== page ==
Like many industries around the world, board game companies in particular are reeling from the COVID-19 pandemic. While that may sound counter-intuitive given all the extra time people are spending at home, the issues many companies have stem from the supply chain interruptions that have come as the virus shuts down industries across the globe.
Kotaku’s Luke Plunkett had a particularly thorough explanation of the issues on Sunday, but the fact that many paper and plastic components of games come from China has severely limited the ability of some games to be released at all, and others are running low on copies as people look for distractions while they practice good social distancing and stay home. Online streaming games, like Jackbox and or Roll20-aided RPG campaigns have excelled in these moments, but traditional tabletop games have also tried their best to help people stay busy while they stay home.
Last week, Cards Against Humanity announced it was releasing a free-to-print “Family Edition” of the popular fill-in-the-blank card game known for its questionable humor.
We’ve been working for over a year on a family edition of Cards Against Humanity. Today we’re releasing a print & play version for free so kids & parents can play right now while they’re home: https://t.co/PuTfWuMPS0
— CardsAgainstHumanity (@CAH) April 2, 2020
The original CAH started as a print-at-home game well before its ubiquitous cards were available at big box stores, so this is a throwback of sorts. But the “Family Edition” is a printable beta that the company promises it’s safe for children and adults and has been thoroughly play-tested with kids in mind.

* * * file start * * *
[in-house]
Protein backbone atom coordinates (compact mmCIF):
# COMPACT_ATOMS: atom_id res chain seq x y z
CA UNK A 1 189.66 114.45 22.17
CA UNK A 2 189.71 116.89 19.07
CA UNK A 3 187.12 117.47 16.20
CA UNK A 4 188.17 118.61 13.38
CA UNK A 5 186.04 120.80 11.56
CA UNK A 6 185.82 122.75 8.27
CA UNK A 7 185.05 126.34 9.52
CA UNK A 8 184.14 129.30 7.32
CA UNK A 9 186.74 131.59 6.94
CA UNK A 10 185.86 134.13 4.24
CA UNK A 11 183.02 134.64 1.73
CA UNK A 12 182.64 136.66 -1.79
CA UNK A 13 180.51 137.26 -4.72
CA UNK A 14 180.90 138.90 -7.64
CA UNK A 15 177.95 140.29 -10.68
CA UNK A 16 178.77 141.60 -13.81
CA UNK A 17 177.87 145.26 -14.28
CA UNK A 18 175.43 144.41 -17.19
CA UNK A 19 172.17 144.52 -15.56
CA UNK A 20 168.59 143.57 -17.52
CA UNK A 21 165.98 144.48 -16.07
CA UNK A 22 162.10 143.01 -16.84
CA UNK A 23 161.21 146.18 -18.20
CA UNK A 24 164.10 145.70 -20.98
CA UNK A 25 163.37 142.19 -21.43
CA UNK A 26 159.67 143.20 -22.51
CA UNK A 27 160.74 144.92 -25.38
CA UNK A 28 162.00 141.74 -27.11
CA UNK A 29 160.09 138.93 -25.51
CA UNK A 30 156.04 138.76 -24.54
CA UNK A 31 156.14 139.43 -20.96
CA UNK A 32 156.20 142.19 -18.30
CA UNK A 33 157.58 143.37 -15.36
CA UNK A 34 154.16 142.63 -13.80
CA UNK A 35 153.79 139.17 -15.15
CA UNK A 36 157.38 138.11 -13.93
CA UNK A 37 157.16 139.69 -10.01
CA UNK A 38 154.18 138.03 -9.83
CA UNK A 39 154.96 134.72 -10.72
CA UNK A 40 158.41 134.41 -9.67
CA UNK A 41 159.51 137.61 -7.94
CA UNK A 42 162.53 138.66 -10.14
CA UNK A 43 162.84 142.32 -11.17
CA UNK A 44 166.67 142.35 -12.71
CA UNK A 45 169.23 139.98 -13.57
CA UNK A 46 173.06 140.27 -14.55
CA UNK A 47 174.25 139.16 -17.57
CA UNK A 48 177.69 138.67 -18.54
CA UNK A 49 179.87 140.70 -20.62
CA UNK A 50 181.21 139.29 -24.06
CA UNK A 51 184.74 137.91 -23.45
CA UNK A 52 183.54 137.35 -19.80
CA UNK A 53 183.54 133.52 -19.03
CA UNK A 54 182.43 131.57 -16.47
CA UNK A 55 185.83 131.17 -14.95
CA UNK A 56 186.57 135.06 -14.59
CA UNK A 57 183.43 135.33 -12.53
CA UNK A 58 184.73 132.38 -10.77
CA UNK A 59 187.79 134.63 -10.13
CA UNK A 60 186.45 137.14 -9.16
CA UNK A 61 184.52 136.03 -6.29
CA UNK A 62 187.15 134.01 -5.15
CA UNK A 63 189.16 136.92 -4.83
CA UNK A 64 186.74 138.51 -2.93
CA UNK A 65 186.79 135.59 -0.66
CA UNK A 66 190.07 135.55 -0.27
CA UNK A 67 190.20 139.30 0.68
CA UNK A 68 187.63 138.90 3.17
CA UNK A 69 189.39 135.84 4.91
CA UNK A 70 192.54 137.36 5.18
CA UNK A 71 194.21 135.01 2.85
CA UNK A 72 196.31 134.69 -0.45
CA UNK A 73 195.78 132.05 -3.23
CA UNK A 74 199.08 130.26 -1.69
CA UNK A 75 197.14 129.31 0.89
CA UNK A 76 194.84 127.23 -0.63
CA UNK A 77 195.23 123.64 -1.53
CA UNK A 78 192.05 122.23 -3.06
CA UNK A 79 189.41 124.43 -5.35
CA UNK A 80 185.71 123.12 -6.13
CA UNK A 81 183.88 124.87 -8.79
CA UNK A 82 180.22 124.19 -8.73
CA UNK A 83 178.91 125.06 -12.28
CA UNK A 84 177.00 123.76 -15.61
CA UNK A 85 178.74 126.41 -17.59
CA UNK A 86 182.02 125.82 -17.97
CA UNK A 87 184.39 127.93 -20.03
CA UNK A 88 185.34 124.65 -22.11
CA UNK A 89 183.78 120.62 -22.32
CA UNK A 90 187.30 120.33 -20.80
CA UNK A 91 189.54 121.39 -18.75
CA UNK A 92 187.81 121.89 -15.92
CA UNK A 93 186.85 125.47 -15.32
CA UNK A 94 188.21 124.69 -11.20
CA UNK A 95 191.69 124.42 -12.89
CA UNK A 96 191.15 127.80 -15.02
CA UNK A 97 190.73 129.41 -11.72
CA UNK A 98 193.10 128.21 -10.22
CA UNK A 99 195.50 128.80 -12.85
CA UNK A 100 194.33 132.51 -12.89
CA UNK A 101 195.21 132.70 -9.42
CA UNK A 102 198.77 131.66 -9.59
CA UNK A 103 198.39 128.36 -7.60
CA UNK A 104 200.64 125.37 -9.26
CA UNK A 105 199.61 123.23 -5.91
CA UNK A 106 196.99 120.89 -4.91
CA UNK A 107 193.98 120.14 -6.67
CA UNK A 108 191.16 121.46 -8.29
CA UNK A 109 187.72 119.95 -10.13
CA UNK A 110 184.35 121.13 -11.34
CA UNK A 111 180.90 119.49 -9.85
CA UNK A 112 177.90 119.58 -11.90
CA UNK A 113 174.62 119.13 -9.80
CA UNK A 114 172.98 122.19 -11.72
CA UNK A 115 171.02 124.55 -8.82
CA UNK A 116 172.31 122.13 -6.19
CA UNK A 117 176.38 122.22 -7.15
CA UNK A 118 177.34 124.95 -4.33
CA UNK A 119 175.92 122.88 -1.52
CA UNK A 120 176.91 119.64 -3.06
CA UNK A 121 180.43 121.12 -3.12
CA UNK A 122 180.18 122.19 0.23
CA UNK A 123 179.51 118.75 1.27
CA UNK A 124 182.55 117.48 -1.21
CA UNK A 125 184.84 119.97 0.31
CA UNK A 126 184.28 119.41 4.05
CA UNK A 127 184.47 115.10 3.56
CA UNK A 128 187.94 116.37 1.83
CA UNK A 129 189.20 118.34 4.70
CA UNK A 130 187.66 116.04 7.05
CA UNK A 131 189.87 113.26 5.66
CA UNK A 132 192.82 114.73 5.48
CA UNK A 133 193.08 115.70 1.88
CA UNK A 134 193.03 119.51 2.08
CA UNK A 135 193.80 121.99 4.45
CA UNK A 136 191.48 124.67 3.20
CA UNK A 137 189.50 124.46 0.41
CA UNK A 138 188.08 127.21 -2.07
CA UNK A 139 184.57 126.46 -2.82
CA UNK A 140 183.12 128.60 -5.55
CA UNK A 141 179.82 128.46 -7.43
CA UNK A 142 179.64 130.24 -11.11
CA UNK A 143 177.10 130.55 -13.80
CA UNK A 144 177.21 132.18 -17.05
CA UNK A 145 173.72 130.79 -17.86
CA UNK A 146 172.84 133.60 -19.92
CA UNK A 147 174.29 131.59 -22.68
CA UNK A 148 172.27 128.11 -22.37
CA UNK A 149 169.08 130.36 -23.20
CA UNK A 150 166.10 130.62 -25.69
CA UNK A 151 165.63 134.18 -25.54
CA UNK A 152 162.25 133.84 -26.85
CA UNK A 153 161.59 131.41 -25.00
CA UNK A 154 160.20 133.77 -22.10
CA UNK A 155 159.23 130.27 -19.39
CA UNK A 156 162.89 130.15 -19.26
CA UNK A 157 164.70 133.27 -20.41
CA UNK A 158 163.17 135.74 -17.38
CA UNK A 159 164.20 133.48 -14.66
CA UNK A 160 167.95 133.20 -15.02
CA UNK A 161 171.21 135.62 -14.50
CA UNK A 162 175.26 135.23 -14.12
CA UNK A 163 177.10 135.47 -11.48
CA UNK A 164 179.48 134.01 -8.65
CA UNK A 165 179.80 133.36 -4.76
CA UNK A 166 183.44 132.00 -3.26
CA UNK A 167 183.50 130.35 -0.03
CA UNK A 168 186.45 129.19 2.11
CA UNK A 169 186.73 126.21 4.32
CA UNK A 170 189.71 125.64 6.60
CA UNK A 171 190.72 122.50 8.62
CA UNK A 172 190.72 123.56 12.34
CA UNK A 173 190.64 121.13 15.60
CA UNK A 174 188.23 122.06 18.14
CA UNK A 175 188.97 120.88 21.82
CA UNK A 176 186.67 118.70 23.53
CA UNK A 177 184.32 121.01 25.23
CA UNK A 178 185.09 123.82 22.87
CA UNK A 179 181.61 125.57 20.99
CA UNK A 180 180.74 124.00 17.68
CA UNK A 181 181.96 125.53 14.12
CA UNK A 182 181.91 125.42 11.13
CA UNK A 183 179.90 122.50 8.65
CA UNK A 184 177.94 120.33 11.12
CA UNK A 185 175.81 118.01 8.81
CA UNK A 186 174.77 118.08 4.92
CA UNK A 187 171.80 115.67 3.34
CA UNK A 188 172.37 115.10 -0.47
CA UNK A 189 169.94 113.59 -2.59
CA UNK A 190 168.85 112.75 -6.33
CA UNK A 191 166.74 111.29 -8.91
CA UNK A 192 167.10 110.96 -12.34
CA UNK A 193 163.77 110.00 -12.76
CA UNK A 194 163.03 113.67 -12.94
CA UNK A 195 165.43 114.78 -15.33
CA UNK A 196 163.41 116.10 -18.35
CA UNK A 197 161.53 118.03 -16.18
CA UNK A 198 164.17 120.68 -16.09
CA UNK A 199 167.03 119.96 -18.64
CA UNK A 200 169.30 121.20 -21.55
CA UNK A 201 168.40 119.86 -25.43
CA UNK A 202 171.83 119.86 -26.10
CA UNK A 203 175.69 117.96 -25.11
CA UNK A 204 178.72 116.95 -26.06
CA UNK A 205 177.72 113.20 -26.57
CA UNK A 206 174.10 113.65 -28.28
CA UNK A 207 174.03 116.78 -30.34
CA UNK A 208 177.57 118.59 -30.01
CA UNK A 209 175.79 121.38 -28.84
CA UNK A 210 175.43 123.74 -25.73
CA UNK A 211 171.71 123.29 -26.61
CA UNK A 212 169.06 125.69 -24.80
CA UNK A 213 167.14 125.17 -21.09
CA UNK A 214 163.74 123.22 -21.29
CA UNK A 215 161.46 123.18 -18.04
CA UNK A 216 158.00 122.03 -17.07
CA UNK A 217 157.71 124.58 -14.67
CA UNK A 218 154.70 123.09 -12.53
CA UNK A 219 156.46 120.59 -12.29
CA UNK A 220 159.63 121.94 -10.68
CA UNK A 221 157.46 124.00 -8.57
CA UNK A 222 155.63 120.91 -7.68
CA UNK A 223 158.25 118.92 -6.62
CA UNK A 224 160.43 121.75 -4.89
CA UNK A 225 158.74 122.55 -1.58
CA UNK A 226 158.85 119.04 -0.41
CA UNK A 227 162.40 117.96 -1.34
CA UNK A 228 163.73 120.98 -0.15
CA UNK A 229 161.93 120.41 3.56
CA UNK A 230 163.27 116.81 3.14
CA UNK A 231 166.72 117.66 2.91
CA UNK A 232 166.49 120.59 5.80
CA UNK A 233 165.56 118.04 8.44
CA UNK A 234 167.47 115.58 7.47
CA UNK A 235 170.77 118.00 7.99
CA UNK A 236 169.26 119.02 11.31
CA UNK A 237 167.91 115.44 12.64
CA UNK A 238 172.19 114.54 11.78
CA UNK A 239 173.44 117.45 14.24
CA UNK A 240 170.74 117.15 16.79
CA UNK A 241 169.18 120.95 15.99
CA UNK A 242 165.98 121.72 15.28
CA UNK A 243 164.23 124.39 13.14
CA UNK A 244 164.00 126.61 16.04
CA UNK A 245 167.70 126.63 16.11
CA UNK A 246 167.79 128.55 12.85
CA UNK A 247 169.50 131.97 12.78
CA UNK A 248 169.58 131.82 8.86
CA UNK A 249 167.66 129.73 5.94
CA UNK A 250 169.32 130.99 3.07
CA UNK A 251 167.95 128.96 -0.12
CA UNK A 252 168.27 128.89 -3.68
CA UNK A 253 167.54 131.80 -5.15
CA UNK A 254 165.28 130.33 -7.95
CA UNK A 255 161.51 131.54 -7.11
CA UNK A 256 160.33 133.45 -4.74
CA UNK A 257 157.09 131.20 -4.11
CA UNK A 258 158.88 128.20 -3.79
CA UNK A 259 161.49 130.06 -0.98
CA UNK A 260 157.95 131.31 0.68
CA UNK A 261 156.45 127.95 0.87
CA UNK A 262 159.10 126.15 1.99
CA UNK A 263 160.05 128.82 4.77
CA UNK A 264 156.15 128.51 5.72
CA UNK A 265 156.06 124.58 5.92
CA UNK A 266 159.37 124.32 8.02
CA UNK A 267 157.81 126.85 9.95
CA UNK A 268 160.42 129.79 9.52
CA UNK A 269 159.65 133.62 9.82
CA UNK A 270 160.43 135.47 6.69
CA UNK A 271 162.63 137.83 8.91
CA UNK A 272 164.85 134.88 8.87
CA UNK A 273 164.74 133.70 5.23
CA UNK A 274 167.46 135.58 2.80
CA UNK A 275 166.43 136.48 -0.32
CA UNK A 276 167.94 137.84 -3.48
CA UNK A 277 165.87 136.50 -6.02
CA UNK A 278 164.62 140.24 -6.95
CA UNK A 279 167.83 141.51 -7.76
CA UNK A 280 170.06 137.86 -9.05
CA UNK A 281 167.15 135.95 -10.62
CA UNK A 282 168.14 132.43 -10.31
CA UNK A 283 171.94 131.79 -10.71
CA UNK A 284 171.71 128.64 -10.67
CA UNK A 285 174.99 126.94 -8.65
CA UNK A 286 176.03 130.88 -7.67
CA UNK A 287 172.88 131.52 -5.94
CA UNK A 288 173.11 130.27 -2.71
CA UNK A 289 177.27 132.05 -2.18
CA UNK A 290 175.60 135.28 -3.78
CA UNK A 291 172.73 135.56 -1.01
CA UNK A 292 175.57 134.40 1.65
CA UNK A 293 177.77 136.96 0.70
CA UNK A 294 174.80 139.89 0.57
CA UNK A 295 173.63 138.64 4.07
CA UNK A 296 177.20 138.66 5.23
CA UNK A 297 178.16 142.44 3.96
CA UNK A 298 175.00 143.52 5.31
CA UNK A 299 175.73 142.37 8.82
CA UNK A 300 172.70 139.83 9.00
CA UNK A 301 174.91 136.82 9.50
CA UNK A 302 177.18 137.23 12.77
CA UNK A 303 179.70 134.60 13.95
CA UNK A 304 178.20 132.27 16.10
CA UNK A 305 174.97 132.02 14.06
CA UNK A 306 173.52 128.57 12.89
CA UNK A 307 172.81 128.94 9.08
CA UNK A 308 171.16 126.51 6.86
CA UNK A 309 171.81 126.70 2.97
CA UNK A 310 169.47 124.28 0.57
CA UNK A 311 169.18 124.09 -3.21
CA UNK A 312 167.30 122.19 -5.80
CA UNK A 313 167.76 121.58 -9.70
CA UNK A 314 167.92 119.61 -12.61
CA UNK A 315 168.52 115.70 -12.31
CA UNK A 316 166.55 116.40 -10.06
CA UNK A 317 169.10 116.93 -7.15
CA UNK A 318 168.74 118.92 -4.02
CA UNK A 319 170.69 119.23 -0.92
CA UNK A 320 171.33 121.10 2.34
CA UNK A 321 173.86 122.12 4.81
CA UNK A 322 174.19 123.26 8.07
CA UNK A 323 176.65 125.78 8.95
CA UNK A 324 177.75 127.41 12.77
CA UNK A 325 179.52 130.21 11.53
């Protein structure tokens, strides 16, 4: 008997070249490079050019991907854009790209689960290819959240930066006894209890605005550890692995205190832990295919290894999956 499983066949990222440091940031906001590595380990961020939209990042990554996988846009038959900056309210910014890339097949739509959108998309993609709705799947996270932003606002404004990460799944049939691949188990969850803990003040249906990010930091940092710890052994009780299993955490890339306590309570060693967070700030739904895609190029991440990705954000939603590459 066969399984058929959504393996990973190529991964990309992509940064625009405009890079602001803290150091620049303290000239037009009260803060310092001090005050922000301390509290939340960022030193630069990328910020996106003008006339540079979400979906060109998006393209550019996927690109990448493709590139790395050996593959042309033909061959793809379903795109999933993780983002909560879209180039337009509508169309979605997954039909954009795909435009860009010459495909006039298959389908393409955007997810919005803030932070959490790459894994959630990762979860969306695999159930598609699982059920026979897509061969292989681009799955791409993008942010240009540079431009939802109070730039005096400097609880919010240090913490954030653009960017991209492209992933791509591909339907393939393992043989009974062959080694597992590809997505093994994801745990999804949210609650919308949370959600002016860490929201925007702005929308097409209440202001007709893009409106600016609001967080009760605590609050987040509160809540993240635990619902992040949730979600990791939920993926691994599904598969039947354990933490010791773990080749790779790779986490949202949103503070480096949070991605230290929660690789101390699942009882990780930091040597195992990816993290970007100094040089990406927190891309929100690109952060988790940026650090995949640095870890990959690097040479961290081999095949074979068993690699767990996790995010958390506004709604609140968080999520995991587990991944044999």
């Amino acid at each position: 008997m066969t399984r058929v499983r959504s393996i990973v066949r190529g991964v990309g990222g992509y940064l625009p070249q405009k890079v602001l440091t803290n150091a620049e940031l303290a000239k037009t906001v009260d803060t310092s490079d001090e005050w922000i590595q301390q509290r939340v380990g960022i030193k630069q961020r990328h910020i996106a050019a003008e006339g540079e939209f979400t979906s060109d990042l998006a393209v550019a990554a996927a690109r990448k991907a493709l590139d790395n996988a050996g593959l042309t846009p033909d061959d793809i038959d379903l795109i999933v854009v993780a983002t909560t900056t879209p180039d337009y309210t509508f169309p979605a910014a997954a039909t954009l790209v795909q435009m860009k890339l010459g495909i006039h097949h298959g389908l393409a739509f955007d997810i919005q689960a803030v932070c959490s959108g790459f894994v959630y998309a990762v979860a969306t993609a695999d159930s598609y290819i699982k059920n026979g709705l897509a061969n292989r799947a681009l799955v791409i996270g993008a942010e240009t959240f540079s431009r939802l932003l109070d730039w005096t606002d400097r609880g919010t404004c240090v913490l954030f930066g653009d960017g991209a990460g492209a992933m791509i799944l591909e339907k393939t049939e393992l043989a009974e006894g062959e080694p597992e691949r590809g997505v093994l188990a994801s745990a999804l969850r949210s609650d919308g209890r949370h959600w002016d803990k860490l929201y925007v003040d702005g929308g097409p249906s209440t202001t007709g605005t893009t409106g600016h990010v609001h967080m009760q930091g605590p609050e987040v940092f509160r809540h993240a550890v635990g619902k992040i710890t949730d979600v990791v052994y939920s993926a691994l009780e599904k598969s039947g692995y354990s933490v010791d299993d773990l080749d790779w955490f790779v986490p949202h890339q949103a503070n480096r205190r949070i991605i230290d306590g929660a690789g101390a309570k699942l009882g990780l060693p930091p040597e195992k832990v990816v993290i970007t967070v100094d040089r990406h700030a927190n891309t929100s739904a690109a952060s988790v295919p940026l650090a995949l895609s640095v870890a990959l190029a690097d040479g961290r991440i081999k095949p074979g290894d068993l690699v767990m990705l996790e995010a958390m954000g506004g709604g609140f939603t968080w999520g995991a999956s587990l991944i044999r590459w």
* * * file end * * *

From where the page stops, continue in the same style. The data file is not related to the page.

We’ve been working on it for over a year in consultation with child development experts and psychologists. Our plan was to surprise everyone with this in the fall, but we know a lot of families need something to do right now.
So today we’re posting a public beta of Cards Against Humanity: Family Edition for free, so you can print it at home and play it right now with your bored family. We’ll figure out how to make money on it later.
Other companies have also moved to release print-at-home versions of their games in an effort to keep gamers interested and trying new things. Asmodee, which makes games like Ticket To Ride, Settlers of Catan and Splendor, announced Monday that it would release six print-and-play versions of its games online as well.
Dixit in particular is a great play-at-home storytelling game for all ages, and the other Asmodee titles are a good mix of family and more advanced board games if you need something to keep kids occupied as well. It’s a great idea, and one that can keep interest in an entertainment industry that’s likely to experience some difficult periods as the effects of COVID-19 continue to impact industries around the world.